A Brewing Niche: Insurance agencies adjust to suit craft beverage market
When the craft beverage industry exploded about 10 years ago, it led to some big changes in another industry: insurance.
Mark Irwin, agency principal for Bellaire’s Fischer Insurance Agency, happened to be in the right place at the right time in 2004. Short’s Brewing Company opened its doors down the road and the brewery approached Fischer for coverage.
“In those early days of Short’s, breweries were rare,” said Irwin, a 2002 graduate of Central Michigan University. “[I]nsurance companies … like history and volumes of data to put together their policies. Because then they can analyze and ask questions like ‘What are the risks?’ ‘What are the odds something is going to happen?’ ‘How much money do we need to charge to pay a future claim?’”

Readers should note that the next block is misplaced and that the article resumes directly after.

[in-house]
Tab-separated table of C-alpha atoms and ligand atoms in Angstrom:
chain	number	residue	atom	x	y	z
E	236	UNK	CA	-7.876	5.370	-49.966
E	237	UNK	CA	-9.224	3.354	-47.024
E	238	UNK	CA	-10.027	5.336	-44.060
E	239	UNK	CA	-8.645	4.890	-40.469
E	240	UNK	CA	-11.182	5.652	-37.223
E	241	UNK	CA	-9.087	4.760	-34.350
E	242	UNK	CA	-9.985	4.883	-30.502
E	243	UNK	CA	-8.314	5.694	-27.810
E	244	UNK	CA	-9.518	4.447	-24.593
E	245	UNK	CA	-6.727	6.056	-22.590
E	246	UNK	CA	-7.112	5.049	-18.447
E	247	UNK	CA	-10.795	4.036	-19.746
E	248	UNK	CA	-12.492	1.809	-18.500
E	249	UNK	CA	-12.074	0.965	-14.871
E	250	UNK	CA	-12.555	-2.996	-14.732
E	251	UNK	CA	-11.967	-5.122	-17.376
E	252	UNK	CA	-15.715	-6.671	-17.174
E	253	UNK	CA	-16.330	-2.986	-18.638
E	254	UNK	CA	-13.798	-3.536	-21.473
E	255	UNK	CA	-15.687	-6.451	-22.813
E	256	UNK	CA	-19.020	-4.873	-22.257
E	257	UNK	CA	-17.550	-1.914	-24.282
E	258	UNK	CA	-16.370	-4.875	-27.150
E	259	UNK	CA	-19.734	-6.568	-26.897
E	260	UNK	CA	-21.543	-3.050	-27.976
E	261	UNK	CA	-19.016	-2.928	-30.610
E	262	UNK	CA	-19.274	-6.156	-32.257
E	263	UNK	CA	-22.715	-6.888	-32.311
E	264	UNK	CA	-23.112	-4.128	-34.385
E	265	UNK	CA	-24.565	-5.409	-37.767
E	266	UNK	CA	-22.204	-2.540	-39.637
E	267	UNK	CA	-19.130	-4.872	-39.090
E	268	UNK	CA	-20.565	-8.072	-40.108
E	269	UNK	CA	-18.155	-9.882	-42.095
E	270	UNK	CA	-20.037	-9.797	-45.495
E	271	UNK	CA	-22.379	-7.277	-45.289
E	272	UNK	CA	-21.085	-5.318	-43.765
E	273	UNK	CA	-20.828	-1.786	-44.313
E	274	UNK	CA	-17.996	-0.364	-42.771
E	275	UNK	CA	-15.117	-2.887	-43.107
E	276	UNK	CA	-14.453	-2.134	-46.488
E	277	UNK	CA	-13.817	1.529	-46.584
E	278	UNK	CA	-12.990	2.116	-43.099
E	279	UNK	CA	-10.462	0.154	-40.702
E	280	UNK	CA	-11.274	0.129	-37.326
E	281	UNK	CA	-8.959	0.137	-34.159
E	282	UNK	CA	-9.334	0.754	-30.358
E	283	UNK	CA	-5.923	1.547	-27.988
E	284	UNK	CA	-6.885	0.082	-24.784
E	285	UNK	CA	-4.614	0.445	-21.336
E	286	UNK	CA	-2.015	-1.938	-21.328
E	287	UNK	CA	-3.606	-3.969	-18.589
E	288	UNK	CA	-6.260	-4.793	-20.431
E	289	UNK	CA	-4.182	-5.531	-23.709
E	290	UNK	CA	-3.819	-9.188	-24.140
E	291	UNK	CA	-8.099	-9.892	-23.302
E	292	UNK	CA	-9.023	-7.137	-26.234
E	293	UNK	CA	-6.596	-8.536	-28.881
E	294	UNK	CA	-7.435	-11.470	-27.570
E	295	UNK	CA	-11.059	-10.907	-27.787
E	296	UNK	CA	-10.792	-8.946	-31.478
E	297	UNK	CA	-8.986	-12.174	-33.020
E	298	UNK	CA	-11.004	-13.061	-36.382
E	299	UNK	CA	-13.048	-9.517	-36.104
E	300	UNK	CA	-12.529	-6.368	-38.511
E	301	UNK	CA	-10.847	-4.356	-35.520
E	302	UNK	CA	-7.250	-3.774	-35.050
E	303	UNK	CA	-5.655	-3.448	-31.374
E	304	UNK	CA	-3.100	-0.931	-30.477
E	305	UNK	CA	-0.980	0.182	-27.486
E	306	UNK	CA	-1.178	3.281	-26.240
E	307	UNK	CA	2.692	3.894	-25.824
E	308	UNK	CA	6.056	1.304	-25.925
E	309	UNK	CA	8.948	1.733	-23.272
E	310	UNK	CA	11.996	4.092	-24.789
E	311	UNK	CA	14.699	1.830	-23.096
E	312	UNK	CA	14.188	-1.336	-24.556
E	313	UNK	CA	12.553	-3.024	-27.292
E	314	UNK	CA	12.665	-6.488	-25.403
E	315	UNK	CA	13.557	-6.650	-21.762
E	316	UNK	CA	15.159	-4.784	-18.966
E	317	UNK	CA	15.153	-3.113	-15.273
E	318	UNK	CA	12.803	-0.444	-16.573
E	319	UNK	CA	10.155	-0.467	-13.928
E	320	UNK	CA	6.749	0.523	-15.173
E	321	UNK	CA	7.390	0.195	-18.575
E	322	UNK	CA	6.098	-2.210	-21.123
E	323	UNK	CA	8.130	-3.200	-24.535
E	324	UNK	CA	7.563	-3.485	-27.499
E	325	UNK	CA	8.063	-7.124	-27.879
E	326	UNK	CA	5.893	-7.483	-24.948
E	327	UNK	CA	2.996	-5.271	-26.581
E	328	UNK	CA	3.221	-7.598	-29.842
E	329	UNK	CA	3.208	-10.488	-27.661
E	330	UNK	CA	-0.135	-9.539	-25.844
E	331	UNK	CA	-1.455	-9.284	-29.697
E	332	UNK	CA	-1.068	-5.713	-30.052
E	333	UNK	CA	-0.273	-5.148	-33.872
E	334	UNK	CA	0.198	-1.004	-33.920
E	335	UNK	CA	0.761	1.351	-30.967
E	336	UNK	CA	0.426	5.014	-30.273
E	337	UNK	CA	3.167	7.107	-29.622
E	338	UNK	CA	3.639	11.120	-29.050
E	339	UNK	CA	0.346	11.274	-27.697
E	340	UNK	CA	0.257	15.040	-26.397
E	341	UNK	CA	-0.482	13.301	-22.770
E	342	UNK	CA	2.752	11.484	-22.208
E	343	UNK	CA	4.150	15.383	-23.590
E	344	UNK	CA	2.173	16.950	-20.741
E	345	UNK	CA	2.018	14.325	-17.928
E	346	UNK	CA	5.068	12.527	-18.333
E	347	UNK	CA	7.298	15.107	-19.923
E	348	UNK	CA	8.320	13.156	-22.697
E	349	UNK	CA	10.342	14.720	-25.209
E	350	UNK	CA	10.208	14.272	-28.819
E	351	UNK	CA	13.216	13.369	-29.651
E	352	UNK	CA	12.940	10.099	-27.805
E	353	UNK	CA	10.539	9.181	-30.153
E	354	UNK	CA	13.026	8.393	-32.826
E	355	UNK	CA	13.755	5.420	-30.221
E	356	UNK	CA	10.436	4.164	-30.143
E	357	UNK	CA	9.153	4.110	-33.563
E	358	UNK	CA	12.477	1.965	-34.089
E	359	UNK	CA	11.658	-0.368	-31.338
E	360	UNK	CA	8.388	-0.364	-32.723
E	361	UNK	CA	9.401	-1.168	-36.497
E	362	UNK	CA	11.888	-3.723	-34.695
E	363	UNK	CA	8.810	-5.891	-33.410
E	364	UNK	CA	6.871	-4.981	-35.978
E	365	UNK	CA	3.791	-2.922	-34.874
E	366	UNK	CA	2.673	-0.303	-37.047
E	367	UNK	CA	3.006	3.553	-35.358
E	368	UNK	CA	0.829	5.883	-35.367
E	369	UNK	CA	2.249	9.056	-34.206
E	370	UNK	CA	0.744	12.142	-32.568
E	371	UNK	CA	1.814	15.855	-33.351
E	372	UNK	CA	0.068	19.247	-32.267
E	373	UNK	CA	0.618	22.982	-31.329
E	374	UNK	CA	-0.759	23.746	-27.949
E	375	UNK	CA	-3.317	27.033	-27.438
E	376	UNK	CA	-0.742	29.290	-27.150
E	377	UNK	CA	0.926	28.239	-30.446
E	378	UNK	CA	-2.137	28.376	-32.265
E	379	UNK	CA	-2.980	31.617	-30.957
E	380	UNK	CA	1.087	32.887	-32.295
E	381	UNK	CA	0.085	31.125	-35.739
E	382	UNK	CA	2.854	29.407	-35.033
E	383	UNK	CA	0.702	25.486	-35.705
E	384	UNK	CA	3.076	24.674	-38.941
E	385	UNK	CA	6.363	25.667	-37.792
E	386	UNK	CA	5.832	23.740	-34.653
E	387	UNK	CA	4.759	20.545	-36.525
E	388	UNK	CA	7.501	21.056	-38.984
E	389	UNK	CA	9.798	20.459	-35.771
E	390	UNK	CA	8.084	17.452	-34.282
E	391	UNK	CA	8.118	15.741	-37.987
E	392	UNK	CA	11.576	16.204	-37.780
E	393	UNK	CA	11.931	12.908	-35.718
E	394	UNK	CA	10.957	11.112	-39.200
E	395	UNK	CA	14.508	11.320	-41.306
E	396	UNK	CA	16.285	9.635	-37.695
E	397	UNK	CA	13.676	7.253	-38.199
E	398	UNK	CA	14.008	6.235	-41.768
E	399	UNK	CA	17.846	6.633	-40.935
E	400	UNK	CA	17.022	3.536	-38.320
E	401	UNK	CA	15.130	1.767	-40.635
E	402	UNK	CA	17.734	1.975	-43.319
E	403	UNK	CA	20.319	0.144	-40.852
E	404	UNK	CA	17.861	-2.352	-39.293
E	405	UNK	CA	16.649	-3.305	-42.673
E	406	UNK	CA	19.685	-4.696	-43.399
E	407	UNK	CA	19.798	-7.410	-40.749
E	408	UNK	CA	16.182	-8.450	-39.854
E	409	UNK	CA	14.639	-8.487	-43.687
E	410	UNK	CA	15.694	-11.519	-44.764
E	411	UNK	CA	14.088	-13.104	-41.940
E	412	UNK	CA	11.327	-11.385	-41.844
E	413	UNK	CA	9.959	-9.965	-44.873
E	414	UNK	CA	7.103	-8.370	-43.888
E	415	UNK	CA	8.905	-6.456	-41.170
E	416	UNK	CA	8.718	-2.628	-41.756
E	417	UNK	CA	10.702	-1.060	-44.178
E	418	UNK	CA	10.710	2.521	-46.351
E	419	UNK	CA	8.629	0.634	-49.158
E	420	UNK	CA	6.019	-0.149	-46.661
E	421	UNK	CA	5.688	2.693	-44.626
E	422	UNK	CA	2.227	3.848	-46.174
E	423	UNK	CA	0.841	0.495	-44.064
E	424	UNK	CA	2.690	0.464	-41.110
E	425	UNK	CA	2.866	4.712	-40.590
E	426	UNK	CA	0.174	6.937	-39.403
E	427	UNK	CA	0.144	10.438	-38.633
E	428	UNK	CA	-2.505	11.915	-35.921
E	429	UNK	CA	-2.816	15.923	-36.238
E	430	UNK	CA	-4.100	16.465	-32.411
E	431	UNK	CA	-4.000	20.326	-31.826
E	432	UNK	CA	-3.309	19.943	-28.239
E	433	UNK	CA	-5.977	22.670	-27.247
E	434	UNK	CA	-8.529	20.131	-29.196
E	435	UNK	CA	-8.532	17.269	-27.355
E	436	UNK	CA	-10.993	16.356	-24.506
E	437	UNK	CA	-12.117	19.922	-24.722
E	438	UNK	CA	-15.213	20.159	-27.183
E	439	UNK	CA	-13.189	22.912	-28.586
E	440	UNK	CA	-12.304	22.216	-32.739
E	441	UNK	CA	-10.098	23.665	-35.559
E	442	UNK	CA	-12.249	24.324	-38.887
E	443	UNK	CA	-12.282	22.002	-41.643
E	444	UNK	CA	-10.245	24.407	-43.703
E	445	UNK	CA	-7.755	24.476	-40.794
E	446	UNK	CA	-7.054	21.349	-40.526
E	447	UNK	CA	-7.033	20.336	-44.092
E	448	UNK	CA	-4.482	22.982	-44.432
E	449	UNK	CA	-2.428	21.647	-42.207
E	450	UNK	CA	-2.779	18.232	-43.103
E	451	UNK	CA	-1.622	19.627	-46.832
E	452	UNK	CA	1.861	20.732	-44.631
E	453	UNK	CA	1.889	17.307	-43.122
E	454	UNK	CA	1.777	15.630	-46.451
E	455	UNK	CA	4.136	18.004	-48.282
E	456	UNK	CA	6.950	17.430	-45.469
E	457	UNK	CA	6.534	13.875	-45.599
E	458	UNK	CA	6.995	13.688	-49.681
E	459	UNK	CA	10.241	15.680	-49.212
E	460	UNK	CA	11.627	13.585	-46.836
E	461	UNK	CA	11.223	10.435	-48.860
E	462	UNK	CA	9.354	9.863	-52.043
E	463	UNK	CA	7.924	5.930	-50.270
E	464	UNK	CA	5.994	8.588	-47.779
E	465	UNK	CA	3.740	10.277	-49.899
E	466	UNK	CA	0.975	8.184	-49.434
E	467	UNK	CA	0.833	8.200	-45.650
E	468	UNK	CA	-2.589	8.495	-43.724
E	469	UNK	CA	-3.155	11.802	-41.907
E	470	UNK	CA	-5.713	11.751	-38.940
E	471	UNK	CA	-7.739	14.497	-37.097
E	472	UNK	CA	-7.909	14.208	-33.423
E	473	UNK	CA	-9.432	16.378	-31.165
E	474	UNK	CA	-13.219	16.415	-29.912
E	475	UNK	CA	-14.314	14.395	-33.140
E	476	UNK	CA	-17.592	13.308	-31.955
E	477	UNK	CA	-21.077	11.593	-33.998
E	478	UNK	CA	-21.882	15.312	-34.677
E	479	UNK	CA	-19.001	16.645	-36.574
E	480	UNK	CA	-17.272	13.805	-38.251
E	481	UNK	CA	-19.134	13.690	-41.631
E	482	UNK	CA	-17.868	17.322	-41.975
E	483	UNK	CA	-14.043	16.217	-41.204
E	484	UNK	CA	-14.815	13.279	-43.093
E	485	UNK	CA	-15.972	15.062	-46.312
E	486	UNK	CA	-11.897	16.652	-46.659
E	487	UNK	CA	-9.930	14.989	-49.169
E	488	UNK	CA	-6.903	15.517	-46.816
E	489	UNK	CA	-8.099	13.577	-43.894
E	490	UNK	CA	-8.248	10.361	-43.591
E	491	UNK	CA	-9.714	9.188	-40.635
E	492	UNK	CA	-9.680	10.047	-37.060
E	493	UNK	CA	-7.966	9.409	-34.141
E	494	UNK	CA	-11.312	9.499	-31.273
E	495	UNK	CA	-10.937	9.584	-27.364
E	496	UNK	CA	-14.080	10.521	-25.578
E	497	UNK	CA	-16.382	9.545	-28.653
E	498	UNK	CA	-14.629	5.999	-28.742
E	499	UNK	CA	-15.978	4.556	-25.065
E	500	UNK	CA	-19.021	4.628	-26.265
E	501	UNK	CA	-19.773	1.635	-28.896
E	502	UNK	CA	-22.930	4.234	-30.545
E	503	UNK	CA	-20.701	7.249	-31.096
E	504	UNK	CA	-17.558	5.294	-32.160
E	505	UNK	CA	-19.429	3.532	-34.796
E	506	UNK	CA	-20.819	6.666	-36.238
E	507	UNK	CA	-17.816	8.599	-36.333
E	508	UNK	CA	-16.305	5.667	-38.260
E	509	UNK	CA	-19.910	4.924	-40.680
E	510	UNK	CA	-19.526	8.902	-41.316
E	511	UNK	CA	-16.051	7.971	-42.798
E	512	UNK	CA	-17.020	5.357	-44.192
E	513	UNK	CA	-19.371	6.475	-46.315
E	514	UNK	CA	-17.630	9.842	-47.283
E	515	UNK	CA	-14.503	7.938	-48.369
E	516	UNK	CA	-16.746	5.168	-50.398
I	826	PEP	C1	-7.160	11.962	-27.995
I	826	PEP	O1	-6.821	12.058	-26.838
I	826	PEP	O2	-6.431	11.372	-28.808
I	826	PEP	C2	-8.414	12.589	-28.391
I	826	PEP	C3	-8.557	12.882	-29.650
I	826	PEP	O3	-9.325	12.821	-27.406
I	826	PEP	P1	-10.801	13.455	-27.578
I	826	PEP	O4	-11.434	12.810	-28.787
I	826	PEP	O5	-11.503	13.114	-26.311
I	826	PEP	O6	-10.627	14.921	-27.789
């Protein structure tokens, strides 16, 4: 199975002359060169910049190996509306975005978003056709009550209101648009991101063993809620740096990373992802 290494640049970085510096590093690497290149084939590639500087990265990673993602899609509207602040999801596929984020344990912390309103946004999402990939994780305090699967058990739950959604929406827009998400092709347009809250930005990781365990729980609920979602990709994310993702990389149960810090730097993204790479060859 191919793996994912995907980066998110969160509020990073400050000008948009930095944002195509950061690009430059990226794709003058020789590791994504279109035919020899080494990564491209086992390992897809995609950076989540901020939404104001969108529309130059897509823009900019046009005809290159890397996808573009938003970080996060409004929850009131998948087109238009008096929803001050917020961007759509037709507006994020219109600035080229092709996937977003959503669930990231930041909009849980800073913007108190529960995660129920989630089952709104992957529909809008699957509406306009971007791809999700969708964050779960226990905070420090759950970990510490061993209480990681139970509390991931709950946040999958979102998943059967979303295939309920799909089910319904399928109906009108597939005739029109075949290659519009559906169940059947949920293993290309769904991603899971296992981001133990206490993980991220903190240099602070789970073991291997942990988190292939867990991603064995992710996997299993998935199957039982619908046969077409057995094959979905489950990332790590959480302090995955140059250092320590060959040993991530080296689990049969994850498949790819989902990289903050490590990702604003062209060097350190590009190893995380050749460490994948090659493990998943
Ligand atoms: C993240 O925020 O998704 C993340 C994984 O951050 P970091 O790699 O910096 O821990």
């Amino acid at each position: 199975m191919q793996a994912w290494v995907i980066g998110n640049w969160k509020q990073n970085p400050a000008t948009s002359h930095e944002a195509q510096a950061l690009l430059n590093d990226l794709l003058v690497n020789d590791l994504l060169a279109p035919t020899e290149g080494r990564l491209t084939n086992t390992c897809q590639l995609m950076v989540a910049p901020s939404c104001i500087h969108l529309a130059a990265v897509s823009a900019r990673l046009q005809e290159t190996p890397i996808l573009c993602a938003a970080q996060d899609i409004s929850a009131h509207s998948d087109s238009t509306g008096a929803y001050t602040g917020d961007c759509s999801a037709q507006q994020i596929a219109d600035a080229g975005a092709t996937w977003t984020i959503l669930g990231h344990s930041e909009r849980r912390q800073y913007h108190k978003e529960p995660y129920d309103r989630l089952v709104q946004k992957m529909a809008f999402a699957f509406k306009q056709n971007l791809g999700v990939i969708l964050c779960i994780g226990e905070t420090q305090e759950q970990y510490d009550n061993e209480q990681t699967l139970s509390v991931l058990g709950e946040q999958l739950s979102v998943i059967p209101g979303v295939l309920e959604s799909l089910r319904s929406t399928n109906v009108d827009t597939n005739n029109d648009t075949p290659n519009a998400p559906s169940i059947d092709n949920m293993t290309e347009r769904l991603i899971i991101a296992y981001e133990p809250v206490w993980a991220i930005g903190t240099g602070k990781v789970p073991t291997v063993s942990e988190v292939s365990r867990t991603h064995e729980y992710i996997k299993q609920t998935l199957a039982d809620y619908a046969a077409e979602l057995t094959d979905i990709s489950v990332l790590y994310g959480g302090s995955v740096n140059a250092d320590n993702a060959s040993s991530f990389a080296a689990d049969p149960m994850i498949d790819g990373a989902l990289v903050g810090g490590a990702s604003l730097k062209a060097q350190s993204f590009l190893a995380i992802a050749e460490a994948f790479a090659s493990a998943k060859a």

Irwin was put in charge of the Short’s policy. Rather than shrink from the challenge, he embraced the opportunity. He liked the idea of beer insurance and saw potential for building that niche into a career.
Irwin studied the beer industry and its risks, which include fermenter tank collapses, product contamination and liquor liability. He discovered that most insurance companies offered traditional manufacturing coverage packages.
Those policies, Irwin says, were “boilerplate” and insufficient to address the complexity of the craft beverage industry.